When a landmark U.S. Supreme Court decision in 2015 legalized same-sex marriage, it brought many changes to same-sex couples and their families. Among other things, it made a momentous alteration to their financial planning outlook. One significant change was that same-sex couples no longer have to navigate a hodgepodge of state and federal laws to map their financial plans and address many other important legal concerns. The Pennsylvania Institute of Certified Public Accountants examines the current financial landscape for these couples and offers some advice to address their unique concerns.
Make the most of the benefits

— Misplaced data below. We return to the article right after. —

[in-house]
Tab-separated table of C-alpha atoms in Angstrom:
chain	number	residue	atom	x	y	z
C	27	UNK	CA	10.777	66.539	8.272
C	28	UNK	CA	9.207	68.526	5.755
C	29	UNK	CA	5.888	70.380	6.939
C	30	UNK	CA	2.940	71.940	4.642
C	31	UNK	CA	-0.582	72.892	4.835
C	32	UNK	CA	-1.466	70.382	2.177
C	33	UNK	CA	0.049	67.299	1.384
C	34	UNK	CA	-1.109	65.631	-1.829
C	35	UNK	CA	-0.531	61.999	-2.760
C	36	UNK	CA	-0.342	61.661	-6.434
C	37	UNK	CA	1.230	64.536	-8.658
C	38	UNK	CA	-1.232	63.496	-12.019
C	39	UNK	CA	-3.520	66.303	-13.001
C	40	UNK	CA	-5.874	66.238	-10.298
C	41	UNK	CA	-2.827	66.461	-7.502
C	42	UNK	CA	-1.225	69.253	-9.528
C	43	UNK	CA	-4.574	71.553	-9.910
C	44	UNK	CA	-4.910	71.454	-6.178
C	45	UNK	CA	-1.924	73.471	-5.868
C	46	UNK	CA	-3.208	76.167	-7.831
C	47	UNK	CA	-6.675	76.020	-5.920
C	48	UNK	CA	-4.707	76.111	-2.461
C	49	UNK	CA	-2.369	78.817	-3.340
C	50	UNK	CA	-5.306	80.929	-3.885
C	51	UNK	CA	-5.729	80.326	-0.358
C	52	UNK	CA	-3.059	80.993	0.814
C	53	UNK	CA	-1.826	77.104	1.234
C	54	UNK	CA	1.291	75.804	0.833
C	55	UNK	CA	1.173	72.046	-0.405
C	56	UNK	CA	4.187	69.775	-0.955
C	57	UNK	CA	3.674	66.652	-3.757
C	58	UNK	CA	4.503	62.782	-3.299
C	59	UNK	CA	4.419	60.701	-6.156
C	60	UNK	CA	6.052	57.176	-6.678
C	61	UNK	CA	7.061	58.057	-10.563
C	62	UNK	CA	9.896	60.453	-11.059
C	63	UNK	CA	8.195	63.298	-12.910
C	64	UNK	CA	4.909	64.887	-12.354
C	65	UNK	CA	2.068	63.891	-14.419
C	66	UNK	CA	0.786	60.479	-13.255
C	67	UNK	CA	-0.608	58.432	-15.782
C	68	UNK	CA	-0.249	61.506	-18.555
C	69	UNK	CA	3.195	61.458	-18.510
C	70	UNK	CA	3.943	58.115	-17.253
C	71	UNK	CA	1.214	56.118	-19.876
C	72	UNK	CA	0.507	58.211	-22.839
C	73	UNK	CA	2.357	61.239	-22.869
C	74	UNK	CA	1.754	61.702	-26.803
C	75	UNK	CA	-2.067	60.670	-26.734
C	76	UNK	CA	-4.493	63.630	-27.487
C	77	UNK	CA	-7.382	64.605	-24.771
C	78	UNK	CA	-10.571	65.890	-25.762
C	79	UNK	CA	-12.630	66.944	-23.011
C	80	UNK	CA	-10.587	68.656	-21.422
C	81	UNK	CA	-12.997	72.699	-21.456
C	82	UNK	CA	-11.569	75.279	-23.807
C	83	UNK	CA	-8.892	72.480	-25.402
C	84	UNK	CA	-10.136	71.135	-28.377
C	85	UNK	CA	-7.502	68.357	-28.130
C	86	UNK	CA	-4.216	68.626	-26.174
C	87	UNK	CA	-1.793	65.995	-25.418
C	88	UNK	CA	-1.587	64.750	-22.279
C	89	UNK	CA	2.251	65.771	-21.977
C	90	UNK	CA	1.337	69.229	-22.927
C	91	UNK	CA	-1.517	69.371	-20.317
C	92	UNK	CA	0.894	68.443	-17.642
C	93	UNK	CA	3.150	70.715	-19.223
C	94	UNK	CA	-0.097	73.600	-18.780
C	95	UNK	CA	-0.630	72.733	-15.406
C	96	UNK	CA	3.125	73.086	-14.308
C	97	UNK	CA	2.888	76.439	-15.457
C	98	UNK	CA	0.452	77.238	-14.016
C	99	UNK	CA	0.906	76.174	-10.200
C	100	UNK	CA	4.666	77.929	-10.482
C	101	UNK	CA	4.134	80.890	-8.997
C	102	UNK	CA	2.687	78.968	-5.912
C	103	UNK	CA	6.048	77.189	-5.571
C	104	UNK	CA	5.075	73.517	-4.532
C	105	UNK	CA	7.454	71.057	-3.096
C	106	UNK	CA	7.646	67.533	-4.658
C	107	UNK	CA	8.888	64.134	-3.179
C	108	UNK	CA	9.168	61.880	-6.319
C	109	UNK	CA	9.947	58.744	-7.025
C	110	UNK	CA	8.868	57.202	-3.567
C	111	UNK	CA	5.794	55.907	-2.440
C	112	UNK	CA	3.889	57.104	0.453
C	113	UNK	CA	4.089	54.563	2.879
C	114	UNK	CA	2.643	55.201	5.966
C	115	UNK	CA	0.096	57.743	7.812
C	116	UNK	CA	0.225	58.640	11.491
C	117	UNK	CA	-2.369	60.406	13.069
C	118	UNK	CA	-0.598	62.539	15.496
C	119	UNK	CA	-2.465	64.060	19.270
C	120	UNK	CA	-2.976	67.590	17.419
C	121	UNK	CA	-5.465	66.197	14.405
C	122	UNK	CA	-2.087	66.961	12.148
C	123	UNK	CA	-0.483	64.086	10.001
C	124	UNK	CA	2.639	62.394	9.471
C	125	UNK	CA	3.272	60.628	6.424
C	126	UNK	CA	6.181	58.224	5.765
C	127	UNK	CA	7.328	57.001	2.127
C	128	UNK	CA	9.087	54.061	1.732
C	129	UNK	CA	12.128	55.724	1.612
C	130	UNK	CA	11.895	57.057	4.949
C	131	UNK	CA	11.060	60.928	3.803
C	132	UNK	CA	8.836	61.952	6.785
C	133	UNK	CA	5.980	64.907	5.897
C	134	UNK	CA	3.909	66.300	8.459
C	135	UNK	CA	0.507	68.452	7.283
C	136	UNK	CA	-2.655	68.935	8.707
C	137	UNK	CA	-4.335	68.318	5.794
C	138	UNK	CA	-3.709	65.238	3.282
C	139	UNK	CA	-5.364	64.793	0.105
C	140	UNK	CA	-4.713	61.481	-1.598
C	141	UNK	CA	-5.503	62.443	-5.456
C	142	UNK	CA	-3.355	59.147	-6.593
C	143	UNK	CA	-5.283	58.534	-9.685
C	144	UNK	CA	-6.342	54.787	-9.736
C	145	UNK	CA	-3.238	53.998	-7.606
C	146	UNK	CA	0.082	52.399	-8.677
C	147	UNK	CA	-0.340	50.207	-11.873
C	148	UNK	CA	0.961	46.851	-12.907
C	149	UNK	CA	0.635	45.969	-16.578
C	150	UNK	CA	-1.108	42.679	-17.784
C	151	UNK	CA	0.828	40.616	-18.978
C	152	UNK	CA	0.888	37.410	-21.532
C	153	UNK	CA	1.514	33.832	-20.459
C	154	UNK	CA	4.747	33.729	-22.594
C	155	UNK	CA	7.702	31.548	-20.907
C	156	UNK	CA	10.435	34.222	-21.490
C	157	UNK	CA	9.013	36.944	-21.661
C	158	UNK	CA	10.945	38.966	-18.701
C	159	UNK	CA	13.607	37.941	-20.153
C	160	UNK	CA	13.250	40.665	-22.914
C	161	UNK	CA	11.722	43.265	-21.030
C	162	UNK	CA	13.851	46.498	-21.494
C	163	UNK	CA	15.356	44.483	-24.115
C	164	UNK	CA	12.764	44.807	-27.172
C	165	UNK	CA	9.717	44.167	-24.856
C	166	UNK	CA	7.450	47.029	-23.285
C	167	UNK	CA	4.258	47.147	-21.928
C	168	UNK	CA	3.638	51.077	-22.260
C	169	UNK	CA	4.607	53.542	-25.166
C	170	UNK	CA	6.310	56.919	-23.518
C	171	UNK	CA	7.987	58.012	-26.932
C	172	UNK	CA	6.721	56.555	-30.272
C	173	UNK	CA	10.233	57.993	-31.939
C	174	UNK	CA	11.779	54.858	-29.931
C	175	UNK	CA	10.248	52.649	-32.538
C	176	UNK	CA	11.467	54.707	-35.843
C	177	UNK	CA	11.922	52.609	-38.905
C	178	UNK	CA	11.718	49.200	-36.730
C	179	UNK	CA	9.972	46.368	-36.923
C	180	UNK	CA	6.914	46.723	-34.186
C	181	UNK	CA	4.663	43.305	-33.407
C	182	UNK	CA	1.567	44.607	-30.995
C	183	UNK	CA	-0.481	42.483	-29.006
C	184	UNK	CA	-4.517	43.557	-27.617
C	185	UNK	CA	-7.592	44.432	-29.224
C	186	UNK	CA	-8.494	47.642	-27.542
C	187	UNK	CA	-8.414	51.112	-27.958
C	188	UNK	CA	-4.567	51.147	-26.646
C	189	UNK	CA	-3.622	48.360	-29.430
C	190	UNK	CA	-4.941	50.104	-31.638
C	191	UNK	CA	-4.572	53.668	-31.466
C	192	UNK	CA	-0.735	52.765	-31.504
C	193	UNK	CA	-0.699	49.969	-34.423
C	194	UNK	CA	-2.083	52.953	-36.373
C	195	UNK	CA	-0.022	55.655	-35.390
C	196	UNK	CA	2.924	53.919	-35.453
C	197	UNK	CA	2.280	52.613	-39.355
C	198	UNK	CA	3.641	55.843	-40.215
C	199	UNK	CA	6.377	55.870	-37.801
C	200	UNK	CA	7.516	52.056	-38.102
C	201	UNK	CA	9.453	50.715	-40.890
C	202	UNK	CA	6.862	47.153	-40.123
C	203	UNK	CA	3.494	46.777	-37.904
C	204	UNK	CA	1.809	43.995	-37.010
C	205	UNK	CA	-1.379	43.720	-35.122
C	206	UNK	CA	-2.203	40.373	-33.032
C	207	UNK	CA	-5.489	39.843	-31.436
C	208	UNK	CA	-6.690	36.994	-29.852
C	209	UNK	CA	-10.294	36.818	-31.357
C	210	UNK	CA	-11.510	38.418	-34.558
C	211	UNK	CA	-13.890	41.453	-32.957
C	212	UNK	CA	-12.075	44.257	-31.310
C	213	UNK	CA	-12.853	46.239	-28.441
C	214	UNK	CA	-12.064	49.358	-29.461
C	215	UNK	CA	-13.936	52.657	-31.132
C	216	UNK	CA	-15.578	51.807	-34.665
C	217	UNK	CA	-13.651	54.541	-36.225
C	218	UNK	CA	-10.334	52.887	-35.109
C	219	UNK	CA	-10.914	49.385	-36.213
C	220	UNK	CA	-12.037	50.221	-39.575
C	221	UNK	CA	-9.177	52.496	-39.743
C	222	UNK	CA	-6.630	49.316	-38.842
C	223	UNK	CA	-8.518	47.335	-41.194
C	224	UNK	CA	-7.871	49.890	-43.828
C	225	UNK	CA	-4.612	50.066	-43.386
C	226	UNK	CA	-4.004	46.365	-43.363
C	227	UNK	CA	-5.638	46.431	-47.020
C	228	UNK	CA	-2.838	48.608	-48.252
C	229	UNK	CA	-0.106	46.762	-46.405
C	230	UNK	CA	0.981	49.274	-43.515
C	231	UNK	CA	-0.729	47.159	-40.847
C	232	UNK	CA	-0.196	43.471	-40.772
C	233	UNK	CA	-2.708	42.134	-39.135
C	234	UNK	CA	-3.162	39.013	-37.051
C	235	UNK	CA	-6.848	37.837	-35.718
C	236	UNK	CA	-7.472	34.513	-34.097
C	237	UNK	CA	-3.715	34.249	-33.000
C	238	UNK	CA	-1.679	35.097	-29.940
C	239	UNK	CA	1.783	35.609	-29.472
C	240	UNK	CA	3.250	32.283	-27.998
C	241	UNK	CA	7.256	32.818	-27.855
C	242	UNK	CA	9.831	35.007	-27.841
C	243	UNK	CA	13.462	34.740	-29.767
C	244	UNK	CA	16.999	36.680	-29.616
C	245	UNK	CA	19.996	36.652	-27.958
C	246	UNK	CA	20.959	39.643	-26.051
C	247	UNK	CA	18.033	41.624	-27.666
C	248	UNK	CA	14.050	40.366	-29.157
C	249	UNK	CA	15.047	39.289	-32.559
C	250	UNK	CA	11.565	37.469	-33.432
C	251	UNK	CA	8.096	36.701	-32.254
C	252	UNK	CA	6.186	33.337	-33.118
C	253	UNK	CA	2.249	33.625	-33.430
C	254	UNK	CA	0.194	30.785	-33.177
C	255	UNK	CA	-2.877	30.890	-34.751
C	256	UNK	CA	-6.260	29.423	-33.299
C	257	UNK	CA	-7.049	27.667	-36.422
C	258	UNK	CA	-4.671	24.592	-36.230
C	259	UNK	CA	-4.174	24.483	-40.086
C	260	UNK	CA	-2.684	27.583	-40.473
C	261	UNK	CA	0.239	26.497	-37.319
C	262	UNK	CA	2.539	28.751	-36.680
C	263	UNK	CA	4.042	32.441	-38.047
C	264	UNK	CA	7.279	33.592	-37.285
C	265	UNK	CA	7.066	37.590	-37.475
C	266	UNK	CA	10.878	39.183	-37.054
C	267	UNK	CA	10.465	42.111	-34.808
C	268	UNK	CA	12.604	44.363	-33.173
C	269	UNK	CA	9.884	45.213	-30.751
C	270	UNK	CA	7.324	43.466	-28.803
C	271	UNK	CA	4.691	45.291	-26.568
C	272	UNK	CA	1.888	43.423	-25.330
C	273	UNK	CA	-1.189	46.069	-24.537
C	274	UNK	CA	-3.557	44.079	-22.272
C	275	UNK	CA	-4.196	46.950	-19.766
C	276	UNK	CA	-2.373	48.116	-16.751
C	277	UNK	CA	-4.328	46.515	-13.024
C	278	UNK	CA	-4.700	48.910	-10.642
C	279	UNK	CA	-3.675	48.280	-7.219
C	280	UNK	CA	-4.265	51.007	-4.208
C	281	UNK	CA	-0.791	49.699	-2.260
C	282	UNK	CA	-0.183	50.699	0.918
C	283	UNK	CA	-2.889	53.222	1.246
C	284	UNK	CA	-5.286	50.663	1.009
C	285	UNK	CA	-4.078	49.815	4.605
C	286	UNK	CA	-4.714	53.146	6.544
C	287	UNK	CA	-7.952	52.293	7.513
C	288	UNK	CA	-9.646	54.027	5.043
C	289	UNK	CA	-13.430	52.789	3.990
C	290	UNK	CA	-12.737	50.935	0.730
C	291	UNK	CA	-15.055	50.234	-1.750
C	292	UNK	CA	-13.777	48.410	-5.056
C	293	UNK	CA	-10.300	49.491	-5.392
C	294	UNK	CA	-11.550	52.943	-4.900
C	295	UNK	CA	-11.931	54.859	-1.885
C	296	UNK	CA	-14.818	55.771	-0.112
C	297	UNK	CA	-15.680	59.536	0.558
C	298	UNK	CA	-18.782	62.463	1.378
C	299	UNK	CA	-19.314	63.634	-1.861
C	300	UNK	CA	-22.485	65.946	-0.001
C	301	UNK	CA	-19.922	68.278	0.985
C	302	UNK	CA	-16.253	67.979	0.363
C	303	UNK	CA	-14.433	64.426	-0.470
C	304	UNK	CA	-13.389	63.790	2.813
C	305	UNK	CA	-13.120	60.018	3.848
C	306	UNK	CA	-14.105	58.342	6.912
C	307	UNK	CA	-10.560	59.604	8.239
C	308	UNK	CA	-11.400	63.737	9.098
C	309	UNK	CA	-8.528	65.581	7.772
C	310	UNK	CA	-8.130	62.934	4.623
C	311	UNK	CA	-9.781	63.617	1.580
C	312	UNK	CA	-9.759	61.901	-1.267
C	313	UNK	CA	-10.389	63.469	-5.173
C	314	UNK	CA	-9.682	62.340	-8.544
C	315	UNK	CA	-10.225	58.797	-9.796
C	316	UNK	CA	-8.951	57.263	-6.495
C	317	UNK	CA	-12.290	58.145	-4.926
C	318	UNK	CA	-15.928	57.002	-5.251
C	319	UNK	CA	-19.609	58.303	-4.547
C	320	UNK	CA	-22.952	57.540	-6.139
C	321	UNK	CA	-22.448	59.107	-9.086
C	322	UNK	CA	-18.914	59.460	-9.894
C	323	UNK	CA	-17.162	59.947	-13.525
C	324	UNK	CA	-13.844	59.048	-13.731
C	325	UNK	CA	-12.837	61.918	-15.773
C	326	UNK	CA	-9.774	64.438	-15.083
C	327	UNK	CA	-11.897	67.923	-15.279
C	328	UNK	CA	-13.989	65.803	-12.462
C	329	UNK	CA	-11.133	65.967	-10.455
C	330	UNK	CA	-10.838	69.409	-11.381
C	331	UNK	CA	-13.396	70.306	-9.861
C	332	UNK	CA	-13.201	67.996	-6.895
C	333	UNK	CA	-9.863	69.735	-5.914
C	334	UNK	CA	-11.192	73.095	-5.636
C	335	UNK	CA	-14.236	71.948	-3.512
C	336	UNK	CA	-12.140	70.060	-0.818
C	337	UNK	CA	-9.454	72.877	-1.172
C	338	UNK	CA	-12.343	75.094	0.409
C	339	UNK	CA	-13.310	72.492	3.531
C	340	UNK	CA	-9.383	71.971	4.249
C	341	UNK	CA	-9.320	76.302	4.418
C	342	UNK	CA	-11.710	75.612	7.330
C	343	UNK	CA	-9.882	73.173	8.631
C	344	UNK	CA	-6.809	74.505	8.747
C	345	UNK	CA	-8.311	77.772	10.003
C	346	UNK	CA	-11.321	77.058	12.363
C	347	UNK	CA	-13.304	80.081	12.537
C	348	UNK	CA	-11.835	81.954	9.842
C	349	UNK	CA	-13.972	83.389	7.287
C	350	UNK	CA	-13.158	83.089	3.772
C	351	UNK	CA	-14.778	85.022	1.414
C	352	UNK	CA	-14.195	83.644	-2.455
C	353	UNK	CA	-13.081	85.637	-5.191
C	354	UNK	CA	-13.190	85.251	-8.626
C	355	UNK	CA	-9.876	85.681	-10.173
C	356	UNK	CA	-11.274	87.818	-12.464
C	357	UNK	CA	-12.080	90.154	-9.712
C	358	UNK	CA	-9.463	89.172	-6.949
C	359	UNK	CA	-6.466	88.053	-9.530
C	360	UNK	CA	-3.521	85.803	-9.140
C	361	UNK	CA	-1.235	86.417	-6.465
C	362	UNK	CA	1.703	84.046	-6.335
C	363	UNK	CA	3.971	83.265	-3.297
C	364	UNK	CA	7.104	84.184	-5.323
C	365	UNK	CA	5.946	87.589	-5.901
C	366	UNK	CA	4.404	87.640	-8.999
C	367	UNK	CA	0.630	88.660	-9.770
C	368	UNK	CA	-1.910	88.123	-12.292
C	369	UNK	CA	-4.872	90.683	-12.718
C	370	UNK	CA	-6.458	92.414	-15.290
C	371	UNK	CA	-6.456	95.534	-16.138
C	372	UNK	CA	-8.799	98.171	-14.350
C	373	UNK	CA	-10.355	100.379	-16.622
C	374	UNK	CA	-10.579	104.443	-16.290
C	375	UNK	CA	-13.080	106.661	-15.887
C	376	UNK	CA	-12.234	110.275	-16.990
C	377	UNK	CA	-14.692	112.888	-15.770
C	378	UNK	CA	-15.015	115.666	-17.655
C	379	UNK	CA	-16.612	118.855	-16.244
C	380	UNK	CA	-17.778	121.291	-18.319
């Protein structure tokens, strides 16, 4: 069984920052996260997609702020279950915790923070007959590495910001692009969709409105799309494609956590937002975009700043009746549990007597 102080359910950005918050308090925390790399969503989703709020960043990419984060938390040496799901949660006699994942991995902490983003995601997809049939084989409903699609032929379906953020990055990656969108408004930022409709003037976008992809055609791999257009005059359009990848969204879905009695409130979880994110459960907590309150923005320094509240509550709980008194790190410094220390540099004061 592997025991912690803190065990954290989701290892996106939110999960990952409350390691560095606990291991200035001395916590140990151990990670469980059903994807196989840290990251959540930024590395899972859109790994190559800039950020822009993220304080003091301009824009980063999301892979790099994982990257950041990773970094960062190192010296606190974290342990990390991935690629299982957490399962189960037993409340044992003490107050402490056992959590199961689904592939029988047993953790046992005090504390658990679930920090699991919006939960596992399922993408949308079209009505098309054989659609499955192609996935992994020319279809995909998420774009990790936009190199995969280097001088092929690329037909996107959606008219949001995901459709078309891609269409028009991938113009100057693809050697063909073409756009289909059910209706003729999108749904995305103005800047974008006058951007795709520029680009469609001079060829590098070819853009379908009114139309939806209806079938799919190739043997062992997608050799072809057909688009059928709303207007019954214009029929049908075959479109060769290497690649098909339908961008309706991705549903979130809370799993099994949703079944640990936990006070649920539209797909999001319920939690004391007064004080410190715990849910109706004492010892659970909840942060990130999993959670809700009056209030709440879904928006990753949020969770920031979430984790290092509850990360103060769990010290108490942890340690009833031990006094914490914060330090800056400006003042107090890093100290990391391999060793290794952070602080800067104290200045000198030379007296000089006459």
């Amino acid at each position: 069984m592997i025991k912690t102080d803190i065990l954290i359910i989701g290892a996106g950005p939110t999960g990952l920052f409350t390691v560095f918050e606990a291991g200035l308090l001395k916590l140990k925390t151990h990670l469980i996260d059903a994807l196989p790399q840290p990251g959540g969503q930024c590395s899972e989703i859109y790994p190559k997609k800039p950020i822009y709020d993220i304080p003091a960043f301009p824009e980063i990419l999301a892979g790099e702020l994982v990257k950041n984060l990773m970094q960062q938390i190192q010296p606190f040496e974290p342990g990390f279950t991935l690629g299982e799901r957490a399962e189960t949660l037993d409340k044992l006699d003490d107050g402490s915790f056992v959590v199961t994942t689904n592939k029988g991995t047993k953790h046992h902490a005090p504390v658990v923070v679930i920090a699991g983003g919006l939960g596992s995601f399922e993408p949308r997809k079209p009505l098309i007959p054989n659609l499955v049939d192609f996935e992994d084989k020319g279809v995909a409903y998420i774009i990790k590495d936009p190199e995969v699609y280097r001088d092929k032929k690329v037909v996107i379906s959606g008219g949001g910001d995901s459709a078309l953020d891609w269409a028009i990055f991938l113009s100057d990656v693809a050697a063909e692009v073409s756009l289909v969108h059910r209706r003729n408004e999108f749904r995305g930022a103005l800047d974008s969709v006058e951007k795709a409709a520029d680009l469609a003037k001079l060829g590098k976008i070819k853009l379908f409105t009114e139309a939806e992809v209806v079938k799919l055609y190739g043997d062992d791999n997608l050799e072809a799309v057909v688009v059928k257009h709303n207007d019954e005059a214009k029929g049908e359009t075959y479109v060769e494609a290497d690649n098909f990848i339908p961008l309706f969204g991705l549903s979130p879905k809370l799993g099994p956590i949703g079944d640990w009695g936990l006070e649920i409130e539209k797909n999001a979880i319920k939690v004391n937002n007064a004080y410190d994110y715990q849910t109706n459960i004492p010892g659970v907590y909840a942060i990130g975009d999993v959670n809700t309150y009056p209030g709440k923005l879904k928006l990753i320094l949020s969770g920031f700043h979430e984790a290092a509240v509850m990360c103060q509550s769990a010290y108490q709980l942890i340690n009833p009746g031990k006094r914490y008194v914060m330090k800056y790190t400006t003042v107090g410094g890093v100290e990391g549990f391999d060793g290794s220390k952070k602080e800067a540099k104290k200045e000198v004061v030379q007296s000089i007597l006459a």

The 2015 Supreme Court decision—and another important ruling in 2013—simplified many financial planning considerations for same-sex couples. Estate planning has become easier in many ways because, among other things, a surviving spouse in a same-sex marriage can now inherit the couple’s assets without paying estate tax. As a result, couples may want to reconsider previous plans they had in place and revise them as necessary. Tax time should be easier, too, because couples filing jointly can file one federal tax return and one state return in any state. It’s still a good idea, however, to review how a change in marital status could have an impact on your tax situation and to consider new tax planning approaches. Members of same-sex couples are also eligible for spousal benefits, such as health insurance coverage and life insurance, without being taxed for them, so be sure that your beneficiary designations on these policies are up to date. Workers in same-sex marriages must be given leave to care for a spouse under the Family Medical Leave Act, and they have full access to Social Security spousal retirement and survivor benefits, as well as veteran and military benefits. These are among the factors you should take into account as you chart your financial plan.